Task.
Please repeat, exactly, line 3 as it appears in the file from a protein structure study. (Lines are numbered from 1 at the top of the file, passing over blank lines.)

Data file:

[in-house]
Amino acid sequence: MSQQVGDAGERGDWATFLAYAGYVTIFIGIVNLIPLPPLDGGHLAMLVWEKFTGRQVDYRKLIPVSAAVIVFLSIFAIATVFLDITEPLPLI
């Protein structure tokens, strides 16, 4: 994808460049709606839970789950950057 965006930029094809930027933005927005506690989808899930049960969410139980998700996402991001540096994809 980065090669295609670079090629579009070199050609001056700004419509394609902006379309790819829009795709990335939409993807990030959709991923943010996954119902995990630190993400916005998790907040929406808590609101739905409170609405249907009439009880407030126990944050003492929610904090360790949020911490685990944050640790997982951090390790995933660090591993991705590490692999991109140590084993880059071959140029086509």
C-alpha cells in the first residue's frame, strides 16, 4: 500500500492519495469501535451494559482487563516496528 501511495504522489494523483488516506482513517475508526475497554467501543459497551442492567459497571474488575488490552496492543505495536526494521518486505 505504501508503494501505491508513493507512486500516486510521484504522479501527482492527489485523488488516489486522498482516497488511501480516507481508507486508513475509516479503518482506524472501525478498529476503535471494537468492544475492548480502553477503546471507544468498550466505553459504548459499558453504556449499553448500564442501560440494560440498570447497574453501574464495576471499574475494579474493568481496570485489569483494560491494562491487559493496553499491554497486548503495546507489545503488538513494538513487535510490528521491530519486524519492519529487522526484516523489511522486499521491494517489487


């Protein structure tokens, strides 16, 4: 994808460049709606839970789950950057 965006930029094809930027933005927005506690989808899930049960969410139980998700996402991001540096994809 980065090669295609670079090629579009070199050609001056700004419509394609902006379309790819829009795709990335939409993807990030959709991923943010996954119902995990630190993400916005998790907040929406808590609101739905409170609405249907009439009880407030126990944050003492929610904090360790949020911490685990944050640790997982951090390790995933660090591993991705590490692999991109140590084993880059071959140029086509």